Abuelita’s Kitchen: Hot Chocolate Recipe

Nov 27, 2019

When I was nine years old, I won a prize at school for a poem I wrote about my abuelita’s hot chocolate. It went a little something like this;

I can see the steam coming from my hot chocolate.

I can smell the yummy home made cookies.

I can feel the warmth surge through my fingers.

I can taste the sweet taste of sugar.

I know that I am home.

Obviously a poetic genius was born that day, and though my description of a steaming cup of hot chocolate may have lacked basic poetic devices, I feel as though there is emotional depth. Taste and smell are two of our most heightened senses and have the ability to transport us to a particular moment in time to when it first tingled our taste buds and enveloped our nose. Still to this day when I drink hot chocolate it takes me back to my childhood. This is an undeniable universal feeling, as basically all children have had a hot chocolate made with love for them by a family member. It gives you a sense of comfort, warmth and home. This super-easy, traditional Mexican chocolate caliente provides all of those things and will remind you of that time when your dear old Abuelita would make you that mouth-watering hot chocolate but would also scold you for hovering and shoo you out of the kitchen.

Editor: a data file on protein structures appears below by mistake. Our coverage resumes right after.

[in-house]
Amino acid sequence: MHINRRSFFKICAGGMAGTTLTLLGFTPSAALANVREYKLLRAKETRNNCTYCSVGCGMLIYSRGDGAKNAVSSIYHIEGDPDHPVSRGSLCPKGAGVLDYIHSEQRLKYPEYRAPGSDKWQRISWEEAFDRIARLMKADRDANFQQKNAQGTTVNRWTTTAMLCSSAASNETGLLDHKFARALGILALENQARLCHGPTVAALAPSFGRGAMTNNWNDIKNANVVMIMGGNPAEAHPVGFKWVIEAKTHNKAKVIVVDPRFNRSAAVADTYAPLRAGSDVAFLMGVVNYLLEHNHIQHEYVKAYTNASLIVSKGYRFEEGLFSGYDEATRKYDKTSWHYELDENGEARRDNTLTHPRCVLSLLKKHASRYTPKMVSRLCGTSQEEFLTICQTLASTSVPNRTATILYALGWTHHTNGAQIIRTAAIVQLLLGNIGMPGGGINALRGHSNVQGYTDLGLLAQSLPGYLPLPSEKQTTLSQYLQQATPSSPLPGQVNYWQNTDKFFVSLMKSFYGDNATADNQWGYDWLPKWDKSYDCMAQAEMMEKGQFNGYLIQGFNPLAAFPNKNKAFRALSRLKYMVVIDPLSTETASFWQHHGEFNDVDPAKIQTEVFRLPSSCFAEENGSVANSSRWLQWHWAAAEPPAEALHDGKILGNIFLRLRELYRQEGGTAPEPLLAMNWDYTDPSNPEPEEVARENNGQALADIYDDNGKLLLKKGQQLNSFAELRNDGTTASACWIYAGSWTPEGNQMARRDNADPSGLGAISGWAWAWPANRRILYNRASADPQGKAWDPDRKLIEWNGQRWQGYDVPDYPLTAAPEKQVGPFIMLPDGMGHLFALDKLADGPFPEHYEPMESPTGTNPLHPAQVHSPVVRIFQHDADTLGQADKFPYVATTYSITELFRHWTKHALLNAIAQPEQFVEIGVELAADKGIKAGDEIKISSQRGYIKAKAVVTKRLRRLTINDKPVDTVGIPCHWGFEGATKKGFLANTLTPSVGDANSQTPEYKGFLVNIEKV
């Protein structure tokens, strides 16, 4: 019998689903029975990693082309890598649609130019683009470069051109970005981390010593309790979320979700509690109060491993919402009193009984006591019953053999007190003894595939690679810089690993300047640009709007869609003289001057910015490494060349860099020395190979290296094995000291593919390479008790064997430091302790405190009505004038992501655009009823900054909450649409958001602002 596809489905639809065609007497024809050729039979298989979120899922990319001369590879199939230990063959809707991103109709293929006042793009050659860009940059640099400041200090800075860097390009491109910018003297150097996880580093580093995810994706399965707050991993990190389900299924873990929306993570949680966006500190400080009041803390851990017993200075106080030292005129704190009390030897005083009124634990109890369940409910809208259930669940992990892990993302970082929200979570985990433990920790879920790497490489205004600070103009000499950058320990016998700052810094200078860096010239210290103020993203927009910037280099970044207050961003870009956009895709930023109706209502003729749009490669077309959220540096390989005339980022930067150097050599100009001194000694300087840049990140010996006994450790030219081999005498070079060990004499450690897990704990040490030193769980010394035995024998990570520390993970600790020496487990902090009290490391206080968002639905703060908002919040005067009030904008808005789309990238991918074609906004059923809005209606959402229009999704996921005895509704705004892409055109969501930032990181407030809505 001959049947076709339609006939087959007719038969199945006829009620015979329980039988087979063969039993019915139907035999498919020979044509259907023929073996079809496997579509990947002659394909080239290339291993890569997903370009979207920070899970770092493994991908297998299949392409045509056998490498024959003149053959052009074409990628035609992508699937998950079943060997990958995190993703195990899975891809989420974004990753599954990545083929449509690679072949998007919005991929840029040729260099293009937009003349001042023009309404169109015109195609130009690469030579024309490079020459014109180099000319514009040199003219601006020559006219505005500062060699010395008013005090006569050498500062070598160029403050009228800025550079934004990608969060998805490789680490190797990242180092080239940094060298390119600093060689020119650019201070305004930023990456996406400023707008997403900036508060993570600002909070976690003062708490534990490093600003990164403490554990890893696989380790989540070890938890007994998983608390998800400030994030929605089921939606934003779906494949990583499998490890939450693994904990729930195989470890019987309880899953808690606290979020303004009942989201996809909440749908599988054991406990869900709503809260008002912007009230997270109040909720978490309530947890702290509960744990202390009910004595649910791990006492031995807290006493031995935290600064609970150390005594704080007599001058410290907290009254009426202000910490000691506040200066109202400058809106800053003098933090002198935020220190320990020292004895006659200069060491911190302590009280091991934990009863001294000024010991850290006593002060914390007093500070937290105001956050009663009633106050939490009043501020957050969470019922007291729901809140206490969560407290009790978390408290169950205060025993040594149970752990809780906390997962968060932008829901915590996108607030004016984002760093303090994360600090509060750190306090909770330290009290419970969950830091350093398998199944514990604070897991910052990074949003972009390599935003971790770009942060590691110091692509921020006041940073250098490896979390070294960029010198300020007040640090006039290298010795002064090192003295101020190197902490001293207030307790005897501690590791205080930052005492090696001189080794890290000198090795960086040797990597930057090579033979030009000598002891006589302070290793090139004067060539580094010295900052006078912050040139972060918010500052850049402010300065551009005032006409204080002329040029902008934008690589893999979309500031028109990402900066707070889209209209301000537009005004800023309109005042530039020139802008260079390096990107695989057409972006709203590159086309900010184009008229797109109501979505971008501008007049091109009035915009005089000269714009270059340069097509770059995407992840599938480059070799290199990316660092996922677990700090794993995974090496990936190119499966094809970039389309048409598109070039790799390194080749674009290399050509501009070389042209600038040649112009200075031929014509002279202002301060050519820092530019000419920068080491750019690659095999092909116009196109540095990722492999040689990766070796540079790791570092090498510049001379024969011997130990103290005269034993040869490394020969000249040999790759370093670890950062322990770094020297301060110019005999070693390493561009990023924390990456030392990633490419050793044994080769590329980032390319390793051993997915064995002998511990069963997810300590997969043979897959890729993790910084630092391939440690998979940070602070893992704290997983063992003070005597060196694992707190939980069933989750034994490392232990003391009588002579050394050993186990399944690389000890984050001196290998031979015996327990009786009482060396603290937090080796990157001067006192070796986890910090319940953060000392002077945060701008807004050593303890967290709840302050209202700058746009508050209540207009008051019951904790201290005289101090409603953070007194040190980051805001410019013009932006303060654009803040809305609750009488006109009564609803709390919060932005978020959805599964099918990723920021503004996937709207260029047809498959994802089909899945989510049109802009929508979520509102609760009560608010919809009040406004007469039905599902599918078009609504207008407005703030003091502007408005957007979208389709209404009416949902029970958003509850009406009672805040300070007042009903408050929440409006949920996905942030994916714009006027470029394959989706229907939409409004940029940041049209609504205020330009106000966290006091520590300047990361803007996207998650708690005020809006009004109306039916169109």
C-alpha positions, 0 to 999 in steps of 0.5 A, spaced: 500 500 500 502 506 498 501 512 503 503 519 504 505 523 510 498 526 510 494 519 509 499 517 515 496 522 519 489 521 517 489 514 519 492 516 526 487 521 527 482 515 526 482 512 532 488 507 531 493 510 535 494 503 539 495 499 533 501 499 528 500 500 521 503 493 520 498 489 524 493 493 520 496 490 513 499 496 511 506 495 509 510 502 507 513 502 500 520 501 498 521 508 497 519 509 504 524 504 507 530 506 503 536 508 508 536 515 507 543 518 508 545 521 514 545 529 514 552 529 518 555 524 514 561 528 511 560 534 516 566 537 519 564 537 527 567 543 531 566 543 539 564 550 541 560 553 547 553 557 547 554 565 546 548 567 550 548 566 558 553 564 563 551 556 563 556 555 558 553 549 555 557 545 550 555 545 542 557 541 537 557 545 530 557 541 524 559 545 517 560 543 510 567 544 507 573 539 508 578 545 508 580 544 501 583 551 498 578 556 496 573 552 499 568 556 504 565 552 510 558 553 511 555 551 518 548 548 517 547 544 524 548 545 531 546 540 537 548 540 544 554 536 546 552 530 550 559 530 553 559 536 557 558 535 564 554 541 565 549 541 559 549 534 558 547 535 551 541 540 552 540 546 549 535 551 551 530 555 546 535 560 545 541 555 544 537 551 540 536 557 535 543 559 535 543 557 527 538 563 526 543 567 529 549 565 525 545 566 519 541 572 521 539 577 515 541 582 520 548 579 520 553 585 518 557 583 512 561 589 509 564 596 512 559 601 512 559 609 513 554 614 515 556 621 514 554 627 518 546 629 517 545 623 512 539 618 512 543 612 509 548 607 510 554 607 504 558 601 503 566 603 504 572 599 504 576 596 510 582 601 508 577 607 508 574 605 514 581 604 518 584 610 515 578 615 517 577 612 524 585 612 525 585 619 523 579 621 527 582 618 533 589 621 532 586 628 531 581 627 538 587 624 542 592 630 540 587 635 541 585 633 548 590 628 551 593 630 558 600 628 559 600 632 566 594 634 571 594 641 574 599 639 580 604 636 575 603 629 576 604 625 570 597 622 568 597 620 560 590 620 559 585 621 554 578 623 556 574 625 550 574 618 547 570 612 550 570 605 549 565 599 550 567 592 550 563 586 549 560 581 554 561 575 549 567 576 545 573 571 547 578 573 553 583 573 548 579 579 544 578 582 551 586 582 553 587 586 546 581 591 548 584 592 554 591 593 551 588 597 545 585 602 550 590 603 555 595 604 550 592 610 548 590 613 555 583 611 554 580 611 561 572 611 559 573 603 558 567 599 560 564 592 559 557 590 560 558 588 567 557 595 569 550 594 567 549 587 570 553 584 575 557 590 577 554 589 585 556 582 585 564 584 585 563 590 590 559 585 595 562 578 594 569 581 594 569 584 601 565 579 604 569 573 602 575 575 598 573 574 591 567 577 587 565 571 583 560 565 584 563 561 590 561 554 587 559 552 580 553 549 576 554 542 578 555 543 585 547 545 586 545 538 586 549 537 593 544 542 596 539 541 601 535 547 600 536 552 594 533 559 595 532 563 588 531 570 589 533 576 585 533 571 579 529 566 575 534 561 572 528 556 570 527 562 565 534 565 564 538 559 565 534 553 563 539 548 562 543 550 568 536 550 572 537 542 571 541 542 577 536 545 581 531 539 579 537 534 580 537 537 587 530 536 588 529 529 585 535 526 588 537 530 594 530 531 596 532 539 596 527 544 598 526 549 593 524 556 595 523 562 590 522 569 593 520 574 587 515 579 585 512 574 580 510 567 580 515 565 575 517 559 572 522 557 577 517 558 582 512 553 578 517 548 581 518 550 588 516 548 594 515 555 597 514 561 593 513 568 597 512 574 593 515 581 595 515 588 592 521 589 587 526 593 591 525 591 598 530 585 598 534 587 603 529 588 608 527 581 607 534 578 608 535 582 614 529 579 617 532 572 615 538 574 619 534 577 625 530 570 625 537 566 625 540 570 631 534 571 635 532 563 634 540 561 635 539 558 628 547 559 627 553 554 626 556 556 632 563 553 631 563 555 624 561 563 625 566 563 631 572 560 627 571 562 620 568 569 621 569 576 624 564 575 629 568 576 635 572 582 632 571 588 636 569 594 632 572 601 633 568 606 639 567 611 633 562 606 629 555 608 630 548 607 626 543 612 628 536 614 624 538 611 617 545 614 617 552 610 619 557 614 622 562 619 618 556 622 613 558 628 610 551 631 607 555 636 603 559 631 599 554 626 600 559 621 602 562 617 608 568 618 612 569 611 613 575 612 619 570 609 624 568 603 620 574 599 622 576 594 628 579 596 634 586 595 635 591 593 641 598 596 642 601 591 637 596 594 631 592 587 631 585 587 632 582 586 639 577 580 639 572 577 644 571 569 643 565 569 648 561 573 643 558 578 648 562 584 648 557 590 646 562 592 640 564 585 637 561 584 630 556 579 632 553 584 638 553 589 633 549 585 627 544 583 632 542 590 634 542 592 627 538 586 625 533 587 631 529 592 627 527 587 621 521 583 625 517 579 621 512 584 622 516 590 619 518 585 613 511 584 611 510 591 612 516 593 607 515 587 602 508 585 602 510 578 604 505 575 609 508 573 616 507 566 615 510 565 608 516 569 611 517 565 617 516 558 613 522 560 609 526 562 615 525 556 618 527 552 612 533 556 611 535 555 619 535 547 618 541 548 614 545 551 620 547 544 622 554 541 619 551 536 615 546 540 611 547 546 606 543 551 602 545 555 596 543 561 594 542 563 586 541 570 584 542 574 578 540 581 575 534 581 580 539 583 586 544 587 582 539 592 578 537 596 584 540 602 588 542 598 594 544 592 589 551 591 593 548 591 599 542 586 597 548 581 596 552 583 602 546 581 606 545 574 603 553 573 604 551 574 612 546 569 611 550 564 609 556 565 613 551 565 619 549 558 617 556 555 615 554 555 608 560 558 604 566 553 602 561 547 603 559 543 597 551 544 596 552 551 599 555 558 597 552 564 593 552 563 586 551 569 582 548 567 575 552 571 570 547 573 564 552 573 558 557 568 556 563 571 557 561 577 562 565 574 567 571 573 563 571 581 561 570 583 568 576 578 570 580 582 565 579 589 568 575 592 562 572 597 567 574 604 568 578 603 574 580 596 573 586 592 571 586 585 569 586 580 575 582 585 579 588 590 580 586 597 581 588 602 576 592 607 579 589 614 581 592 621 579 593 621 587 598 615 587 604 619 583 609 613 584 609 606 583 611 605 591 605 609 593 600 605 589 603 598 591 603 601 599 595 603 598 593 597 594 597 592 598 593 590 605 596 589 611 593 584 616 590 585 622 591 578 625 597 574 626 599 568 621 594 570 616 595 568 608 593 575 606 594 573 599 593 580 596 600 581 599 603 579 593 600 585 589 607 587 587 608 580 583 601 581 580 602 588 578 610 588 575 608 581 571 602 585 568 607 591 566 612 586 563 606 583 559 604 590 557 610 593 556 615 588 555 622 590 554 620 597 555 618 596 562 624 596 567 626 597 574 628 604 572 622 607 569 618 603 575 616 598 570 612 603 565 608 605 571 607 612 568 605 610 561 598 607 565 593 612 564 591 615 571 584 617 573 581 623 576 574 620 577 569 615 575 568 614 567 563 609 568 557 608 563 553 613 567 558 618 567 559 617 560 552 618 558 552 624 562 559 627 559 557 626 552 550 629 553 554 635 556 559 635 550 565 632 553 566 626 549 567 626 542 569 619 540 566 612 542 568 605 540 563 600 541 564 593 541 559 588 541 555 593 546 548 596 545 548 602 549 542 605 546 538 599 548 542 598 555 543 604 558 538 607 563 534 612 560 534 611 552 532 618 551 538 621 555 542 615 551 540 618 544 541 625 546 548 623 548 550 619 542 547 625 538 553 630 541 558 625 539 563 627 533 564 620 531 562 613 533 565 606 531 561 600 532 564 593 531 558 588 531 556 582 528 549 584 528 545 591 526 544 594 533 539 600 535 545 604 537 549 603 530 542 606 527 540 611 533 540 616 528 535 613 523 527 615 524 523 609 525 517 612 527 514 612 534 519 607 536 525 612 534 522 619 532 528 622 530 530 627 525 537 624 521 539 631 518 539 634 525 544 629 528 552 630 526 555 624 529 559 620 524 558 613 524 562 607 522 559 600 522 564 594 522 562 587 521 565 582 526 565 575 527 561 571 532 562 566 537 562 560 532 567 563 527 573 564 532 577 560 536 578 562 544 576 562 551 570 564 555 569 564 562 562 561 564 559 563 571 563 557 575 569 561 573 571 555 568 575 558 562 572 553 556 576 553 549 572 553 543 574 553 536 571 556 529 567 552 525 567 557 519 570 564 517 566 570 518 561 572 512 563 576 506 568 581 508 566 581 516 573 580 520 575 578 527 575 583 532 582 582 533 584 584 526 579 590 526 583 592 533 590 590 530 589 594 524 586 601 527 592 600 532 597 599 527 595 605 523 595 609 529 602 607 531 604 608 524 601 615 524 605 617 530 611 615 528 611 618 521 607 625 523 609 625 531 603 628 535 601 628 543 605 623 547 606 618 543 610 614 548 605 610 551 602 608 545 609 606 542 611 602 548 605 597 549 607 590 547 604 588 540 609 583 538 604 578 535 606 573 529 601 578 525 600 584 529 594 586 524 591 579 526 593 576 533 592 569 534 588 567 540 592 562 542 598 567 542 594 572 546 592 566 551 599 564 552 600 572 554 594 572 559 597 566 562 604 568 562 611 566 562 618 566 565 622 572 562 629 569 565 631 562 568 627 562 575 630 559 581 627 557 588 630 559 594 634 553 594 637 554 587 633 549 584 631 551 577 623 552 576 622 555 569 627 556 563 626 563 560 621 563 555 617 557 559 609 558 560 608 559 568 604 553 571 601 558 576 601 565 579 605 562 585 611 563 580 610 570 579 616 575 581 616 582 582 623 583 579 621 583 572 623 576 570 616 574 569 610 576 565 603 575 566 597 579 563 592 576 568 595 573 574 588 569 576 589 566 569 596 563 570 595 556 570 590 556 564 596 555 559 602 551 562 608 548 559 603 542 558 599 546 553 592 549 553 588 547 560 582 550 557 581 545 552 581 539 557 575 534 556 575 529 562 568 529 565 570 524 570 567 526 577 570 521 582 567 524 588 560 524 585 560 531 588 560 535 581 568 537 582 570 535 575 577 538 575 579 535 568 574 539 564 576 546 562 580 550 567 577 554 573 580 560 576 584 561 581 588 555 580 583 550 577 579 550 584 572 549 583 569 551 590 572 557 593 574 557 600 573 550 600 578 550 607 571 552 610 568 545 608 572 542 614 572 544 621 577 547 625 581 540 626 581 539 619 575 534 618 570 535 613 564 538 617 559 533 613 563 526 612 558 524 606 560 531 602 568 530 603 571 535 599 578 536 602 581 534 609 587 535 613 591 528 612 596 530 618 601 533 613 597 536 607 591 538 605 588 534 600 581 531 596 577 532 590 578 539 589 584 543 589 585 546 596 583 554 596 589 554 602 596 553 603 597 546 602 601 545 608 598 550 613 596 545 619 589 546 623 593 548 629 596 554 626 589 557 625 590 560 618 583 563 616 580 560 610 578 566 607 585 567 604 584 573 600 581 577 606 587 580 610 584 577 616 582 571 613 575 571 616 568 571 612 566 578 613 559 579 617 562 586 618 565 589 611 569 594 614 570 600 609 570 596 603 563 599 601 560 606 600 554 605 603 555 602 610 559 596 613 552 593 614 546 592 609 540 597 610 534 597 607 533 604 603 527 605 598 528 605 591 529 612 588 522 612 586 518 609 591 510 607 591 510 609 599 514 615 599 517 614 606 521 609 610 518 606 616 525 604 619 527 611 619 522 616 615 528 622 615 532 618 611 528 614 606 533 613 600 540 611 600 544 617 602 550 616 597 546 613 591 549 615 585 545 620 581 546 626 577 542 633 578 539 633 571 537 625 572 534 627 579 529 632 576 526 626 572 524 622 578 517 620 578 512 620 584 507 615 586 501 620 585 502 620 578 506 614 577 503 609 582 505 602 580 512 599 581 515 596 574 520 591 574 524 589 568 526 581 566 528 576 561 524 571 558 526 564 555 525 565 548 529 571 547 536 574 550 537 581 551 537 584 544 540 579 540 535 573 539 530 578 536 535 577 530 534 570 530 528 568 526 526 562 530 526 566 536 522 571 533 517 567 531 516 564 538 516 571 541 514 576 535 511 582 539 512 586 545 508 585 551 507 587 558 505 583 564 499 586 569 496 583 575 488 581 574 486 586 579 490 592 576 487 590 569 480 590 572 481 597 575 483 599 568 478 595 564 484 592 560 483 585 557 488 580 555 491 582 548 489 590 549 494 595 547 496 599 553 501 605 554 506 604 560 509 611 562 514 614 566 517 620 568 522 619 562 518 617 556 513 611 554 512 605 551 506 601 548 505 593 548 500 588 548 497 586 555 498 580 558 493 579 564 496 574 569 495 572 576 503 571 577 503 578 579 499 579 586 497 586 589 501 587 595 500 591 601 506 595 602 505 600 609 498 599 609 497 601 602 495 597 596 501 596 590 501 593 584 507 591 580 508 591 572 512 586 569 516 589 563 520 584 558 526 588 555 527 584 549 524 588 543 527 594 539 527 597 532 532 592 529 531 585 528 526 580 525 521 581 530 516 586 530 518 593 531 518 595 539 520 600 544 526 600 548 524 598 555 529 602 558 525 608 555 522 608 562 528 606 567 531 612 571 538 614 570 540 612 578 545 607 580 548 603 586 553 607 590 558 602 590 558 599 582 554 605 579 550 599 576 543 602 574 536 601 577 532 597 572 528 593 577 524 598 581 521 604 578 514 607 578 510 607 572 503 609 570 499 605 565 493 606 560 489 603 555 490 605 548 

• Mexican table chocolate or chocolate de mesa, (which literally means table chocolate), consists of cacao nibs that are toasted and ground with almonds, sugar, cinnamon and often vanilla or additional spices. You’ll need about 3 ounces or 2 tablets of this.
  • 4 cups of milk


  1. Gather all of your ingredients and place the chocolate tablets on the cutting board. Chocolate de mesa are usually divided into 6 to 8 wedges.
  2. Cut each tablet into wedges. They don’t have to be perfect; you’re going to be dissolving them in a minute.
  3. Place the milk into a saucepan over medium heat
  4. Once the milk starts to bubble slightly, add the wedges of chocolate and continue heating, stirring slowly but often. Do not let the milk boil.
  5. Pour into a ceramic mug and enjoy. Or, you can place it in a blender and carefully blend the mixture until it’s nice and frothy. Traditionally in Mexico a mug of hot chocolate has some froth, or espuma, on top.